Heat too hot Bullets melt down

April 07, 1994|By Jerry Bembry | Jerry Bembry,Sun Staff Writer

LANDOVER -- Although they're not among the league's elite teams, the Miami Heat still provides some of the more difficult backcourt matchup problems for the Washington Bullets. Particularly troublesome has been 6-foot-8 guard Steve Smith, who had hit 70 percent of his shots in the last two meetings between the teams -- both blowout wins by the Heat.

With little more to lose in a season of many losses, the Bullets gambled last night as Rex Chapman started alongside Calbert Cheaney in a backcourt with no true point guard. And for a half the strategy appeared to work, but the Heat responded with a strong second half for a 114-103 win before 11,444 at the USAir Arena.

It was the sixth win in seven games for the Heat, which was coming off a 96-85 win over the New York Knicks on Tuesday. Six players scored in double figures for Miami, led by Smith, who scored 26 points on 9-for-16 shooting from the field.

For the Bullets, Mitchell Butler had a career-high 26 points and Tom Gugliotta and Chapman added 19 in a game where all five starters scored in double figures. But lack of rebounding would tTC once again prove crucial for Washington, which was at a 29-9 disadvantage on the boards over the last 2 1/2 quarters. Gugliotta, who had missed four games with a sprained ankle, had 10 but there was little else for the Bullets.

"We've been badly out-rebounded all year," said Bullets coach Wes Unseld. "I played Gugliotta so many minutes [40] because I was hoping to get somebody to rebound."

With the exception of Marty Conlon (two points in 13 minutes), the Bullets went the entire game without a legitimate center on the court. Gugliotta started at center in place of Kevin Duckworth, who did not play. Also not getting any action was Gheorghe Muresan, as well as point guards Brent Price and Doug Overton.

Instead, Unseld went with the smaller frontcourt and bigger backcourt. It was an idea suggested by assistant coach Jeff Bzdelik after the two previous Miami wins by a combined 63 points.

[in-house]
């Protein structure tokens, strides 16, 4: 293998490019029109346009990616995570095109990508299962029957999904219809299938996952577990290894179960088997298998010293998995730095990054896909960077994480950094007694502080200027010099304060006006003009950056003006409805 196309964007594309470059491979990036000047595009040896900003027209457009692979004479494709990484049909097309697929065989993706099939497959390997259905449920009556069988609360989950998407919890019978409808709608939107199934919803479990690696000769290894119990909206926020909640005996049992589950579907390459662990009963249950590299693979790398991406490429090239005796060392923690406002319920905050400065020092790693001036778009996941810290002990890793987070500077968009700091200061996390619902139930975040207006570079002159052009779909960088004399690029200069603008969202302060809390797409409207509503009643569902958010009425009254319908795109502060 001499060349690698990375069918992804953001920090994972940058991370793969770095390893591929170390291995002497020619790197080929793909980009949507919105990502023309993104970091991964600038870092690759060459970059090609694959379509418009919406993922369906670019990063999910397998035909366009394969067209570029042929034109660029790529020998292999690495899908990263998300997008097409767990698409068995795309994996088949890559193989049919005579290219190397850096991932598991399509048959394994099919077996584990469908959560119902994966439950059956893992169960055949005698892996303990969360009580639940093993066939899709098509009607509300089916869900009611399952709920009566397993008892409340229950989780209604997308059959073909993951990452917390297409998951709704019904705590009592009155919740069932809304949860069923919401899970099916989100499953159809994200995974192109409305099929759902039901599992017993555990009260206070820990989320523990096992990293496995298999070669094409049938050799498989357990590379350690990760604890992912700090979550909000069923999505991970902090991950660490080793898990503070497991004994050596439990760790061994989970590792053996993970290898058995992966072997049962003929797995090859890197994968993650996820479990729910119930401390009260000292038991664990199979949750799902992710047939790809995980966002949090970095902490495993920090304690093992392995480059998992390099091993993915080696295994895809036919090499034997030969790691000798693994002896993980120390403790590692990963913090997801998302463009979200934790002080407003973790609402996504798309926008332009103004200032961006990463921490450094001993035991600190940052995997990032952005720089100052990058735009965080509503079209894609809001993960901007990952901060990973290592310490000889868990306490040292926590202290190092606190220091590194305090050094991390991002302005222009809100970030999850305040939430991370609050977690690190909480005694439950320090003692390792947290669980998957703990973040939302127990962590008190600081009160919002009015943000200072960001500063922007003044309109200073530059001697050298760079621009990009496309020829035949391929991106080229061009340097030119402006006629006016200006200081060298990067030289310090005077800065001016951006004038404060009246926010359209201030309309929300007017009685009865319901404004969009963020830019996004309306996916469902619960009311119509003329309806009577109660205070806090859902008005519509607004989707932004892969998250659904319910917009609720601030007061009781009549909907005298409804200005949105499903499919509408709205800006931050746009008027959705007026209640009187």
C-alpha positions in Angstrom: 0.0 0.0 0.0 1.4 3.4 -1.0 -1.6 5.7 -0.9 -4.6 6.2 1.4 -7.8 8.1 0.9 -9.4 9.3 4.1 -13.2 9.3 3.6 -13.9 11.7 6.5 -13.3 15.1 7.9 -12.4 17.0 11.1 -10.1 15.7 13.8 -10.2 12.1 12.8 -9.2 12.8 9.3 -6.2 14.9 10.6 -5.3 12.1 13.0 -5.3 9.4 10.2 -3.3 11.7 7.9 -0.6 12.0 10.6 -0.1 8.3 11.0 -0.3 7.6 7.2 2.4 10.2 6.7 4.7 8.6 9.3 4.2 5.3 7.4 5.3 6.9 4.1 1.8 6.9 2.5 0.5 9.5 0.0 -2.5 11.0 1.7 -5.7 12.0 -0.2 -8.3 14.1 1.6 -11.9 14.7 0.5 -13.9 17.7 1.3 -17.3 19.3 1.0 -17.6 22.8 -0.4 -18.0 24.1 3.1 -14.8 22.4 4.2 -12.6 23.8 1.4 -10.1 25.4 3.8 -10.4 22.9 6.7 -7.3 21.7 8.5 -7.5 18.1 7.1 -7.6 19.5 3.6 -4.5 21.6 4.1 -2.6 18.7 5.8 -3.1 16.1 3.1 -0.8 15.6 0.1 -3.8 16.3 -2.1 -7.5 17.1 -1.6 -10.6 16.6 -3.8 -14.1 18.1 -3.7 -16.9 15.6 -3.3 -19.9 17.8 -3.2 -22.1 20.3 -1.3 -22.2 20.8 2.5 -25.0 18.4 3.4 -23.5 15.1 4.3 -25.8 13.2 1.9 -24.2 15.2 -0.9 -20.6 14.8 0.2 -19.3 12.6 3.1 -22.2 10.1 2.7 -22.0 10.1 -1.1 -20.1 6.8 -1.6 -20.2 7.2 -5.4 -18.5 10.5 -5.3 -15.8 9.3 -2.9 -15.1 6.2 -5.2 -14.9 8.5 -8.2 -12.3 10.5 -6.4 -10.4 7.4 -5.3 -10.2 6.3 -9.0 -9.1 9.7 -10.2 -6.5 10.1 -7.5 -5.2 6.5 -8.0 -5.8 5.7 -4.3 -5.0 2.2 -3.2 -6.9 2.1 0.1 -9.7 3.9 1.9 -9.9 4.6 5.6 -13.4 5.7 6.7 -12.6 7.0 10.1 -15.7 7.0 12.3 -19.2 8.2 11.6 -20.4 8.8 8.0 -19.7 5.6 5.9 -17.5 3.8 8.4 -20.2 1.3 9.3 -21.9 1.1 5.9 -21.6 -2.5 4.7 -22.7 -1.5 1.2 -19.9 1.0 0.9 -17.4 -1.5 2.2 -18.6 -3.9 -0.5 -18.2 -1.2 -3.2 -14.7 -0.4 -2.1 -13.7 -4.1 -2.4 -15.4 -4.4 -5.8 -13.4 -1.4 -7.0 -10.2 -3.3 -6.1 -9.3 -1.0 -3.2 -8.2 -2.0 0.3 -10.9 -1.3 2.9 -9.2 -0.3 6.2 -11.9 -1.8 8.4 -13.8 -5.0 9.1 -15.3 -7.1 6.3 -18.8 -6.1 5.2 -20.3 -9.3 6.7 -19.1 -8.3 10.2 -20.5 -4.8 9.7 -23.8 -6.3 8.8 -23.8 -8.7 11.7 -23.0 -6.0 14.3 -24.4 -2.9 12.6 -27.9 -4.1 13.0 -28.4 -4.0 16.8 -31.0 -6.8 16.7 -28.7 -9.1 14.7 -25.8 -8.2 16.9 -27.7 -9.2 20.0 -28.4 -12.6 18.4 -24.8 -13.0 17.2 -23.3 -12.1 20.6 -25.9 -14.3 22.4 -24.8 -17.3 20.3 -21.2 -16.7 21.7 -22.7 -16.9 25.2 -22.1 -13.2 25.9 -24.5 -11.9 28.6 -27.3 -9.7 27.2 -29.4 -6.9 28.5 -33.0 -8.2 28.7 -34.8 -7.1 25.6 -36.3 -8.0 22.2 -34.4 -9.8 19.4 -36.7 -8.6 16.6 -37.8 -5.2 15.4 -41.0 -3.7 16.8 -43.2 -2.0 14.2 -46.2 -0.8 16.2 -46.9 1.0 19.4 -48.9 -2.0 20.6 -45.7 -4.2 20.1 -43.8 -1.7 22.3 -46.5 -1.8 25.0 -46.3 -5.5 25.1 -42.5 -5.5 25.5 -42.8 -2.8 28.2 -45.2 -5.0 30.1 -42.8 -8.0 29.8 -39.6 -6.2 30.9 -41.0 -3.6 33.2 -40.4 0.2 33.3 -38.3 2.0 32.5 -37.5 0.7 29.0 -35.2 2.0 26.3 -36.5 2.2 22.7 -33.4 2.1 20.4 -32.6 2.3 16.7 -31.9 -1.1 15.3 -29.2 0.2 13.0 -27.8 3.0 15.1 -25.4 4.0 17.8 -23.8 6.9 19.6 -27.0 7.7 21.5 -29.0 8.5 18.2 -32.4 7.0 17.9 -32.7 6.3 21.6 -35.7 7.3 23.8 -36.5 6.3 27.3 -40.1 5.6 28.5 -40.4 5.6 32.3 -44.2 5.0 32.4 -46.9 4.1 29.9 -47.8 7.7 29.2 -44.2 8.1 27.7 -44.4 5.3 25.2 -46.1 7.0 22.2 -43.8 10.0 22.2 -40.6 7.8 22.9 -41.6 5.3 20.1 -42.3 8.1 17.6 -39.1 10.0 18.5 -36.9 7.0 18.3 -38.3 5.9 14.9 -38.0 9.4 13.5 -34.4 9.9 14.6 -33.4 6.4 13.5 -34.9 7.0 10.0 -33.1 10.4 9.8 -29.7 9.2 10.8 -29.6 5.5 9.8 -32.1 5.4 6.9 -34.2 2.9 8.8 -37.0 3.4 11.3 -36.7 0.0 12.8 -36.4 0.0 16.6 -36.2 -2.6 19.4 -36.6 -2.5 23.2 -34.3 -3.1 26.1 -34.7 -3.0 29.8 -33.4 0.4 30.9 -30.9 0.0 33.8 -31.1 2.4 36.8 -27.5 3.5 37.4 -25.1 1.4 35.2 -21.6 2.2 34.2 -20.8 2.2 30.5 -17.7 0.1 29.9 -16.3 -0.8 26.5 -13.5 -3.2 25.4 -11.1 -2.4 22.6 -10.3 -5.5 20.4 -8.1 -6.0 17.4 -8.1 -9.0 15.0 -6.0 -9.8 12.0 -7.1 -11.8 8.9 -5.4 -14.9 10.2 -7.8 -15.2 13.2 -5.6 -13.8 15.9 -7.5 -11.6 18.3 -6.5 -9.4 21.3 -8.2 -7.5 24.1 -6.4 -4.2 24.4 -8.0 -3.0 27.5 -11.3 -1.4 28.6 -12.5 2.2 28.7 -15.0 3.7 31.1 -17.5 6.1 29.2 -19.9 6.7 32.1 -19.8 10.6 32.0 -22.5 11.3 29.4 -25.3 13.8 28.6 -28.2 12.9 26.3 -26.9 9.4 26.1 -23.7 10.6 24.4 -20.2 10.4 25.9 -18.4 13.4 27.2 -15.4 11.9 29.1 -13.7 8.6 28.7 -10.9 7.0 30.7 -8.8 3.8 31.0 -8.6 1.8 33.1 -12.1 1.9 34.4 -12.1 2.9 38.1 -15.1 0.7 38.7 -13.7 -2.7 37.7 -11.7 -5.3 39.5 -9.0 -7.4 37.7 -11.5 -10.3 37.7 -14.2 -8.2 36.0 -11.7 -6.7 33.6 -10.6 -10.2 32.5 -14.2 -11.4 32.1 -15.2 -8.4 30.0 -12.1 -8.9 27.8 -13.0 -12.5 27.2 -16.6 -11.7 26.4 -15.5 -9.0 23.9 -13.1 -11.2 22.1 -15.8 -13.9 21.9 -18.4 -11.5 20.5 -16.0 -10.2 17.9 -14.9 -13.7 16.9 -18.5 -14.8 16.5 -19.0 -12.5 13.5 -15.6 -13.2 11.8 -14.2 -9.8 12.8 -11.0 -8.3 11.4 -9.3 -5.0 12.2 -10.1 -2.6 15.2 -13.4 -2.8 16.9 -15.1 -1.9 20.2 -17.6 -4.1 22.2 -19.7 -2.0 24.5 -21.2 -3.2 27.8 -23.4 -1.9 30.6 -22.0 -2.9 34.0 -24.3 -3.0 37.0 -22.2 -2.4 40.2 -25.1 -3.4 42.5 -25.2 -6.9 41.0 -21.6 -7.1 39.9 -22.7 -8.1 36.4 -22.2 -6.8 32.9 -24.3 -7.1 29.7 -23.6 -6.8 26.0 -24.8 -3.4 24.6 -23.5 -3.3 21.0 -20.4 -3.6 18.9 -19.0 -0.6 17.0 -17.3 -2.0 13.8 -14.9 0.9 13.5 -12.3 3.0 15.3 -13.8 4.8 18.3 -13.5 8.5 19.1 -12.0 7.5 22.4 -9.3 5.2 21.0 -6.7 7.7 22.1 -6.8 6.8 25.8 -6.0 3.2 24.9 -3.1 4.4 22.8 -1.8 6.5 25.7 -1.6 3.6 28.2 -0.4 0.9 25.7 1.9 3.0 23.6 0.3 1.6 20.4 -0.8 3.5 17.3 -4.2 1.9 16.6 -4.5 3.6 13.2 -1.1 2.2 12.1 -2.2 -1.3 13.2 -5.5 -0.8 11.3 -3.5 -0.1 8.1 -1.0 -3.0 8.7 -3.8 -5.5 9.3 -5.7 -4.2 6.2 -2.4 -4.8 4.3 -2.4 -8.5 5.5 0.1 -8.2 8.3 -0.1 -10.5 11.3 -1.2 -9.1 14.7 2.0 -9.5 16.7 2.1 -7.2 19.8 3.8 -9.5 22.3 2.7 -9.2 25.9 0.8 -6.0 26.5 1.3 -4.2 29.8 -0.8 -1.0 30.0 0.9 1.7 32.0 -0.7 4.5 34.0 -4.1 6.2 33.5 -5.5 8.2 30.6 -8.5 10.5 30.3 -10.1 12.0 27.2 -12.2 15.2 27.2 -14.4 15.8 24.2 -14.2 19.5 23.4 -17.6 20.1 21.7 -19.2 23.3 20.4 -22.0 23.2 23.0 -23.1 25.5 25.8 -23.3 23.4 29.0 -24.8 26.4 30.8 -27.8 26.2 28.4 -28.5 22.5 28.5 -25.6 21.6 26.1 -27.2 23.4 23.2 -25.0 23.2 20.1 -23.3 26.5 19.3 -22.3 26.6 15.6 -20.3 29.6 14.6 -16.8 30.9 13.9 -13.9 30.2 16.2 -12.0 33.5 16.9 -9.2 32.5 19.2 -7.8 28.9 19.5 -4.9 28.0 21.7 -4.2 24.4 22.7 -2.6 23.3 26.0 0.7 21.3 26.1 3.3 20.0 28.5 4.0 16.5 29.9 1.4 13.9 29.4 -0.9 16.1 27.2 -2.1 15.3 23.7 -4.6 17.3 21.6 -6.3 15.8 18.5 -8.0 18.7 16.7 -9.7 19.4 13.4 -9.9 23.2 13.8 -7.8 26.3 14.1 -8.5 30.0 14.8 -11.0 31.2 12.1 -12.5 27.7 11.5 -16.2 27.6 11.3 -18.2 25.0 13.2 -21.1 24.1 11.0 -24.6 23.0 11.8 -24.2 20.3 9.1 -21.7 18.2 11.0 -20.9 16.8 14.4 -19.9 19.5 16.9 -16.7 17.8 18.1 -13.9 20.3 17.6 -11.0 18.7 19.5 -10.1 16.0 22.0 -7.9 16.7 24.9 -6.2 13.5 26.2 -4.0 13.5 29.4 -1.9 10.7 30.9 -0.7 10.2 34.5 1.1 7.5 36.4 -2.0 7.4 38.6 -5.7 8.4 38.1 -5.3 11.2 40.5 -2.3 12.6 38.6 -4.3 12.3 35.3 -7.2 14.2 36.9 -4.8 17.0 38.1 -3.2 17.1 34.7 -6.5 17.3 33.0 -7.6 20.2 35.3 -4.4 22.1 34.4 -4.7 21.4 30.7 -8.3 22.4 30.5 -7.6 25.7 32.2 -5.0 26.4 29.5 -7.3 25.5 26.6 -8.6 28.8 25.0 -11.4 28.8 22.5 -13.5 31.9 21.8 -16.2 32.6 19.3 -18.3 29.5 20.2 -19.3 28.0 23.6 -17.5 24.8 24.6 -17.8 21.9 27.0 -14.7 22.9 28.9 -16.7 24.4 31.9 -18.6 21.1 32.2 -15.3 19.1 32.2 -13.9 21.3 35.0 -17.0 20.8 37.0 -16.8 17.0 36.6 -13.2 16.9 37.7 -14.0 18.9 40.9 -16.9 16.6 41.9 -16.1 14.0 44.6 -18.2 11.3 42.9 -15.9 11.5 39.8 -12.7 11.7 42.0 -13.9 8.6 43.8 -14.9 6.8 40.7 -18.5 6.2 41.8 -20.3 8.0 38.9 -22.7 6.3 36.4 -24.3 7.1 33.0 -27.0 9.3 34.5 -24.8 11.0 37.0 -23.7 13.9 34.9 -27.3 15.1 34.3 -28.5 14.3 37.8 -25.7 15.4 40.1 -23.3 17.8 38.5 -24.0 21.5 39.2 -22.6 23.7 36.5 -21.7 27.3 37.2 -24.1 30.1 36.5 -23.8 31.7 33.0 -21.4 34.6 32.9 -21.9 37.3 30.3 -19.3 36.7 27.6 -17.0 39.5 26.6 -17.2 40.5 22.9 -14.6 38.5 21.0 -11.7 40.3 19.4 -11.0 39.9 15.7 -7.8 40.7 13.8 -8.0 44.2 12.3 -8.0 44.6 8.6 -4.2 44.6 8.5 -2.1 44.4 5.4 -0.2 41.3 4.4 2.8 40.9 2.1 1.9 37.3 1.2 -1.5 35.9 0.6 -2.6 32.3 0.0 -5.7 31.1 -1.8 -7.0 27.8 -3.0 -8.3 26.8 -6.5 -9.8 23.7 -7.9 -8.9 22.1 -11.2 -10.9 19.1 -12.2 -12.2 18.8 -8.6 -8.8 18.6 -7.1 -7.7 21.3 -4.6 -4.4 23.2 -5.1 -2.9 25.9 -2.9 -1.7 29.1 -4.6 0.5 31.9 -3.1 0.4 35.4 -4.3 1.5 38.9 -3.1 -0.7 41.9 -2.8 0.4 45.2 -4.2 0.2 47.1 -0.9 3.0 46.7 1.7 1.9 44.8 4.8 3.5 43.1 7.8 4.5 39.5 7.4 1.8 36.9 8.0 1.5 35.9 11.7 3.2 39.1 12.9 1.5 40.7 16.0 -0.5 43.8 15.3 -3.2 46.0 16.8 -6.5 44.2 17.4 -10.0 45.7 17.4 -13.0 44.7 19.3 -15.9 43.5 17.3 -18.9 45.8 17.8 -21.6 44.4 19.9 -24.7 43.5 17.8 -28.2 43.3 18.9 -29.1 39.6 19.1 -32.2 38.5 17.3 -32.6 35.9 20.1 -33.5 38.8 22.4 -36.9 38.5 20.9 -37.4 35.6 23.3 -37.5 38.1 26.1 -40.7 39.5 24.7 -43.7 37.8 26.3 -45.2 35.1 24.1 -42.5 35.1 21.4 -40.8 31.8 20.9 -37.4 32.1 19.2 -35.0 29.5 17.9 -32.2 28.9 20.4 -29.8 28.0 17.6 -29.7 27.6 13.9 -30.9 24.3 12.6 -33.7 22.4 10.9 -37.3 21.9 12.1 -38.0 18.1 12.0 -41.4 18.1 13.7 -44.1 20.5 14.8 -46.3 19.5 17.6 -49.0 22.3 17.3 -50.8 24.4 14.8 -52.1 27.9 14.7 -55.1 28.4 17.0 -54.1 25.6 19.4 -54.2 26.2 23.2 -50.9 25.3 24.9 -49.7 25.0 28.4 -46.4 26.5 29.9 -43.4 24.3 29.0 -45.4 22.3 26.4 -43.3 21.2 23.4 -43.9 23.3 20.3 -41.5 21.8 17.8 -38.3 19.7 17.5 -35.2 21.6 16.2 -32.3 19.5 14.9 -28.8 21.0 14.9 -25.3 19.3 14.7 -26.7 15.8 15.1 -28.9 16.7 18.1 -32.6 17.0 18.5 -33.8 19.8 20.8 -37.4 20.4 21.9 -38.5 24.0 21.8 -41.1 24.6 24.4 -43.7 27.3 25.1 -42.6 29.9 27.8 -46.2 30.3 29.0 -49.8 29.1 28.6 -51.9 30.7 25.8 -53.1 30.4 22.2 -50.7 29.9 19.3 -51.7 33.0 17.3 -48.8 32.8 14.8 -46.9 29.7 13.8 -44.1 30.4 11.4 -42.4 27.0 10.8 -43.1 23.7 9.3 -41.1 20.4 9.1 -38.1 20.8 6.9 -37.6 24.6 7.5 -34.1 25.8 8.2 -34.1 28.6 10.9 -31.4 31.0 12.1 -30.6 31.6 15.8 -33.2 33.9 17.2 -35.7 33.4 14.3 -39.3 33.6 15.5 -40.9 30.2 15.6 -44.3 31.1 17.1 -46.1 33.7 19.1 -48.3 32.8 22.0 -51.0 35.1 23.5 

"Basically what happened was that when we played them the last two times we were out of the game at the end of the first quarter or the start of the second half," Unseld said. "We had to make a change. We hoped that by going with this bigger lineup, we wouldn't need to be double-teaming so often."

The strategy worked early, with the Bullets leading by as many as 11 midway through the second quarter, although the Heat closed to 57-52 by halftime. Still, Miami coach Kevin Loughery wasn't pleased by the effort in which Chapman and Cheaney outscored his backcourt of Smith and Brian Shaw, 21-12.

"I can handle losing a game, but I didn't want to leave this building having played two halves like we played the first," Loughery said. "I wasn't angry at the poor play, I was angry at the players for not demanding more effort out of each other."

By midway through the third quarter, Miami's effort was restored. Miami's first lead of the game came after a three-pointer by Shaw put the Heat up, 63-62. Later, after being tied at 70, the Heat ended the quarter with an 18-8 run for an 88-78 lead going into the final quarter. Washington had just three rebounds in the third quarter.

And even though the Bullets hit nine of their 14 shots in the fourth, Washington was never able to pose a serious threat. Balance among key players helped Miami -- of the seven players on the court for more than 20 minutes, six hit 50 percent of their shots or better. Glen Rice added 21 and Grant Long 17 for the Heat, who were without center Rony Seikaly (sprained right ankle).

Just nine games remain for the Bullets, who are looking at their third straight season of fewer than 30 wins. That still can be avoided, but it's unlikely with six of those games against probable playoff teams.

"We can't afford to just sit back and go through the motions," Butler said. "If you go out and play that way, you will be embarrassed. We must concentrate on improving and build for next year."

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